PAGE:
Investing in Mining People
We write as representatives of the Canadian Mining Education Council (CMEC) and the Canadian Mining Innovation Council (CMIC).
CMEC is a long-established organization that represents the nine university-based mining engineering schools in Canada (The University of Alberta, The University of British Columbia, Dalhousie, Université Laval, École Polytechnique, Laurentian University, McGill University, University of Toronto and Queen’s University). CMIC was formed in 2008 as a pan-Canadian initiative between industry, government and academia. Its aim is to network and collaborate to advance Canada’s capacity for accelerating innovation in mining. Both Councils strive to maintain effective interaction with each other to promote synergies.
These two national councils have both recently identified an urgent need to communicate with the Canadian mining industry and government. This open letter is based on extensive discussions that have taken place between the councils recently, and we urge all parties to carefully consider this message.
The councils are seriously concerned that the onset of the global economic recession will promote a response from industry that may radically reduce the opportunities for mining students to gain employment experience during and after their studies.
In previous recessionary cycles the mining industry dramatically reduced student recruitment, for both undergraduates and graduating students. This strategy not only threatened the survival of several of Canada’s mining schools, but has also contributed significantly to the current human resources crisis affecting the very health of the industry. In recent years, the mining schools have succeeded in raising their recruitment levels to meet industry’s growth, and enrolment across Canada is at record levels.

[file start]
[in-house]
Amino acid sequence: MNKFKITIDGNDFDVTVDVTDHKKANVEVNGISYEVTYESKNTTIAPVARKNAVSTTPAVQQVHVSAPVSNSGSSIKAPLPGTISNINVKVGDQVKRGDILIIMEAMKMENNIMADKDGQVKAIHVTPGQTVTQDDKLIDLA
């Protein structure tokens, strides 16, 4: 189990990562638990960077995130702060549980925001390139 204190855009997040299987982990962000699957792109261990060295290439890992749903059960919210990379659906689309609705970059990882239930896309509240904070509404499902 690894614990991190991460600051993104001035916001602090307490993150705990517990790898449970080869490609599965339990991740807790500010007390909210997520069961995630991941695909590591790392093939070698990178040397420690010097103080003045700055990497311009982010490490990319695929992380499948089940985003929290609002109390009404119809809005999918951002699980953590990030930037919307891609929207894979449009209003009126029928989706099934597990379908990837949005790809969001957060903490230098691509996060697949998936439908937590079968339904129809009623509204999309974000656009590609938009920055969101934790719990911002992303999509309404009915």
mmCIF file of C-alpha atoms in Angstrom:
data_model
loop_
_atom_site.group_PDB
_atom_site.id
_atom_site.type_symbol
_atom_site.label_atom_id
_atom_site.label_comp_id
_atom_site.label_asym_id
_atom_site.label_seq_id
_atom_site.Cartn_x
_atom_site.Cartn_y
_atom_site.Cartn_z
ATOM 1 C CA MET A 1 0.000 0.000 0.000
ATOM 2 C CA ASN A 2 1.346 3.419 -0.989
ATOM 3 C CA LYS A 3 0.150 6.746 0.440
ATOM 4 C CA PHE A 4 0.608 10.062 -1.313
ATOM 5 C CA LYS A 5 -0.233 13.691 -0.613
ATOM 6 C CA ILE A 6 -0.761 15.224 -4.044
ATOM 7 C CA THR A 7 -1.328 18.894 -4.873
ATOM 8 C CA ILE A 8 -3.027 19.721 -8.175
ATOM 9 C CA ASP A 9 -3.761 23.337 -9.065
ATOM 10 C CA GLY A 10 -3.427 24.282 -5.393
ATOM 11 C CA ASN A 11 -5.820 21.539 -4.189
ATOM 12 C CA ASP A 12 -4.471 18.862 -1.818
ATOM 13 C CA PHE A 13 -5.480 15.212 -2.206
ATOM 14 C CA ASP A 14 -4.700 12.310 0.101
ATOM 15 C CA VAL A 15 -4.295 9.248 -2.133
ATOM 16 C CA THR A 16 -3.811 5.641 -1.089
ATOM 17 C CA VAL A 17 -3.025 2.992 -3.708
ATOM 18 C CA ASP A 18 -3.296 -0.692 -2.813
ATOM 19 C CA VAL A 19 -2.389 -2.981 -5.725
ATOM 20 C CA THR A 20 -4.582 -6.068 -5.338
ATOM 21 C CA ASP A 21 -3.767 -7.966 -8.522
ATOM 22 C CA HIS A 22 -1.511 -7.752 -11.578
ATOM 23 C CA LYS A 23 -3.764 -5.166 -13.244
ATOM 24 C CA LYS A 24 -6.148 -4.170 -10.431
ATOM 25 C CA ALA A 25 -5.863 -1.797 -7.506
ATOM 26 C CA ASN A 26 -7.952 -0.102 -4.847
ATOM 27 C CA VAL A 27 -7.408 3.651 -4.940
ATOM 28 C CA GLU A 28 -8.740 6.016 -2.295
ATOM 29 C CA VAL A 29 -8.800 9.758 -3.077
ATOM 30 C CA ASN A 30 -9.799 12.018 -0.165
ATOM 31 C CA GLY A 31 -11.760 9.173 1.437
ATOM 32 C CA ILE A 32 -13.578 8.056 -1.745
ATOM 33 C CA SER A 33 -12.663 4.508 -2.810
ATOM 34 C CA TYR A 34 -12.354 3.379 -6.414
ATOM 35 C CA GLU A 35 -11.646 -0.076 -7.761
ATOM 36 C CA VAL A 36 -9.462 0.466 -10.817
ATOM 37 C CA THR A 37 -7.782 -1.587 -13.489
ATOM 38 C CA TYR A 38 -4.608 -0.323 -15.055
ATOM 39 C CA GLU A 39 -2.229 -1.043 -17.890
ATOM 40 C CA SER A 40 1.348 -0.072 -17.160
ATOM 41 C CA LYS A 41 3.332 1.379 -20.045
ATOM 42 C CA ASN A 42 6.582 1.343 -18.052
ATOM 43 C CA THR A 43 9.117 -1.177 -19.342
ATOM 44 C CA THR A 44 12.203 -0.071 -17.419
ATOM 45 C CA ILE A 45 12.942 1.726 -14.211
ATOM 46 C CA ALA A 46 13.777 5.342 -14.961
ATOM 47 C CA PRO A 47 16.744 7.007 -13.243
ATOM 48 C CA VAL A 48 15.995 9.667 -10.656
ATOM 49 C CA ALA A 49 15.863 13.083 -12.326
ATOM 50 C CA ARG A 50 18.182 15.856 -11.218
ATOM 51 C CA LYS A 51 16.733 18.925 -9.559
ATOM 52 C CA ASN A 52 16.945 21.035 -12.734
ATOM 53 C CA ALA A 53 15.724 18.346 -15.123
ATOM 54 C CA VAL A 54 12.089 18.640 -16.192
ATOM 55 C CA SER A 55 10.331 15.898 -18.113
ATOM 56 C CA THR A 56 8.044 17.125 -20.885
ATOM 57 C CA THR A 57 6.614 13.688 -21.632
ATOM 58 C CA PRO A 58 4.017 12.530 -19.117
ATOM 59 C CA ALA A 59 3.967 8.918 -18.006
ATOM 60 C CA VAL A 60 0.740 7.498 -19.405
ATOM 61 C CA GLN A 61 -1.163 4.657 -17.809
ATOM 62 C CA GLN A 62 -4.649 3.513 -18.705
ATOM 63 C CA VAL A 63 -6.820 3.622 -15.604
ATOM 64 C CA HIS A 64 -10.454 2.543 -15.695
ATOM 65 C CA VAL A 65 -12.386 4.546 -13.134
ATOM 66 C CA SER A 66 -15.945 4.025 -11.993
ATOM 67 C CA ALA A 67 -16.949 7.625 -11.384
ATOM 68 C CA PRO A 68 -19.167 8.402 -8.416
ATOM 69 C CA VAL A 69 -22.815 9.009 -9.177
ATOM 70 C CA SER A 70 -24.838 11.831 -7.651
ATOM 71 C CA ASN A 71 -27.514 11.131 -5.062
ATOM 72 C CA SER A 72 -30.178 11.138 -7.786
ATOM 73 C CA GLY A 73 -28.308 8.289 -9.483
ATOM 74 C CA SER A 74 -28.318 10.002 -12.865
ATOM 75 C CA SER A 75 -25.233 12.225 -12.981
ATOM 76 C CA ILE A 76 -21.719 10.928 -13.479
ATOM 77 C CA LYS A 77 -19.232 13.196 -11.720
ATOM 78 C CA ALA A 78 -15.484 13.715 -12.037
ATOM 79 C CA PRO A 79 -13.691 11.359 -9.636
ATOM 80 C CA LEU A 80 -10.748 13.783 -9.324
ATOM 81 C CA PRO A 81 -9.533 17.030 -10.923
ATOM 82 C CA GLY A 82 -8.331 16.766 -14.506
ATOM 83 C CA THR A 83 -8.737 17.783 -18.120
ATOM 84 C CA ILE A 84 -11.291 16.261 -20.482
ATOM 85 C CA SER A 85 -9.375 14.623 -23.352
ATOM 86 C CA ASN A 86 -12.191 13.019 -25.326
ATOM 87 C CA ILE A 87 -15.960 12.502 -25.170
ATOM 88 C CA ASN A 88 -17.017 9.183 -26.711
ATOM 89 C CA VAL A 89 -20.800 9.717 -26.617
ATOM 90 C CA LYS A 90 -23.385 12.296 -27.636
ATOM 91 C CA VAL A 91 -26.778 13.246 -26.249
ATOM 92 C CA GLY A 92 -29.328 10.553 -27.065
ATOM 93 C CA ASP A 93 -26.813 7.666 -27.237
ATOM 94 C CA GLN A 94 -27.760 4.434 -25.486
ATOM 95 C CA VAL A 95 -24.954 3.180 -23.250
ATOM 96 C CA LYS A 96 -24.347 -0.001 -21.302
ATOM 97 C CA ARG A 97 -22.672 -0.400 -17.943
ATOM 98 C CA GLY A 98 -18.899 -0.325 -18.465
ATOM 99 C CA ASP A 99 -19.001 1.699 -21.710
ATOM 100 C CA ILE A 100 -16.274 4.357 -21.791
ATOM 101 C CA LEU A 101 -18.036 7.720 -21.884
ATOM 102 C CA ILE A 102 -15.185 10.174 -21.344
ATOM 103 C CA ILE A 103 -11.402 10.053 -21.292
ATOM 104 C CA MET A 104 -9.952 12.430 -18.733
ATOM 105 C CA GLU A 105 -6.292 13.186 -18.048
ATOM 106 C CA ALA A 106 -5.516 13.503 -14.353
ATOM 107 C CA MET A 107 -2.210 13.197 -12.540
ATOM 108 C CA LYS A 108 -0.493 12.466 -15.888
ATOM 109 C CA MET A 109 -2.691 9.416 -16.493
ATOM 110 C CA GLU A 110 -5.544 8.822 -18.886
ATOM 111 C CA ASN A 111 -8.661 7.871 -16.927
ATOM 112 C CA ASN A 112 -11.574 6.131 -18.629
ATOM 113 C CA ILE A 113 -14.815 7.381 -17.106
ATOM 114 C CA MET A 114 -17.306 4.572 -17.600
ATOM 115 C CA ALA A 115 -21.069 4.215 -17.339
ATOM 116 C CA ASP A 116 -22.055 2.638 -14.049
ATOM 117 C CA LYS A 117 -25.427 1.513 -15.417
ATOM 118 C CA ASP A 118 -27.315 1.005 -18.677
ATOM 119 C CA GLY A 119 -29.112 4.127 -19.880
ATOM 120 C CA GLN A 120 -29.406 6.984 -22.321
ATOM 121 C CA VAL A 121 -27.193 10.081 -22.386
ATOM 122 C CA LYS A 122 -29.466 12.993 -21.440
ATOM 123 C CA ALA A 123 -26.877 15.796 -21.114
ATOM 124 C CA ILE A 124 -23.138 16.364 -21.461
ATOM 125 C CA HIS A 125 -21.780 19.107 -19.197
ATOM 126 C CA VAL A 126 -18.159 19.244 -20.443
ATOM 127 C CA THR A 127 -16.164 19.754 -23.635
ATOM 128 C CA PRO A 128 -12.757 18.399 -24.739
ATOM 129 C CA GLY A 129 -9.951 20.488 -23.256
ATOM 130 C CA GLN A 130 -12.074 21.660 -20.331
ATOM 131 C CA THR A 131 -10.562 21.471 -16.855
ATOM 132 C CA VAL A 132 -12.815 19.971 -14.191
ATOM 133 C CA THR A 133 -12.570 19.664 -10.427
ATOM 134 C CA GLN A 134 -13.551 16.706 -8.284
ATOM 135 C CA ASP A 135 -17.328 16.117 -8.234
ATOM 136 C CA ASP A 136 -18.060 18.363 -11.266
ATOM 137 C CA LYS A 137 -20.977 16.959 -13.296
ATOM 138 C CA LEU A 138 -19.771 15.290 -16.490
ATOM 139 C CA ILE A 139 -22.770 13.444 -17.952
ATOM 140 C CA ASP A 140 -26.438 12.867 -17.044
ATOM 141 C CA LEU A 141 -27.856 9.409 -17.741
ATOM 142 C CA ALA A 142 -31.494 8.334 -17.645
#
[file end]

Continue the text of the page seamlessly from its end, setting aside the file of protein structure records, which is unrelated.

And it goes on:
In the recent past, the Canadian mining industry and mining schools have succeeded in developing a notable degree of collaboration in human resources development. CMEC and CMIC together are requesting that the mining industry, its professional institutions and the respective governments adopt a strategy that nurtures the development of the next generation of mining engineers. If we repeat the mistakes of the past by not placing adequate priority on sustaining the recruitment and education of the next generation of committed mining students, then the Canadian mining industry is at risk of losing its global prominence in the future. The recruitment of students in the future will be dramatically impaired. This current recession provides an opportunity to take innovative measures and demonstrate the value that the Canadian mining industry places on its highly qualified people.
The councils urge industry to join together in ensuring an adequate opportunity for mining students to gain industrial experience through employment this year.
Chair, Human Resources Group
Canadian Mining Innovation Council
Canadian Mining Education Counci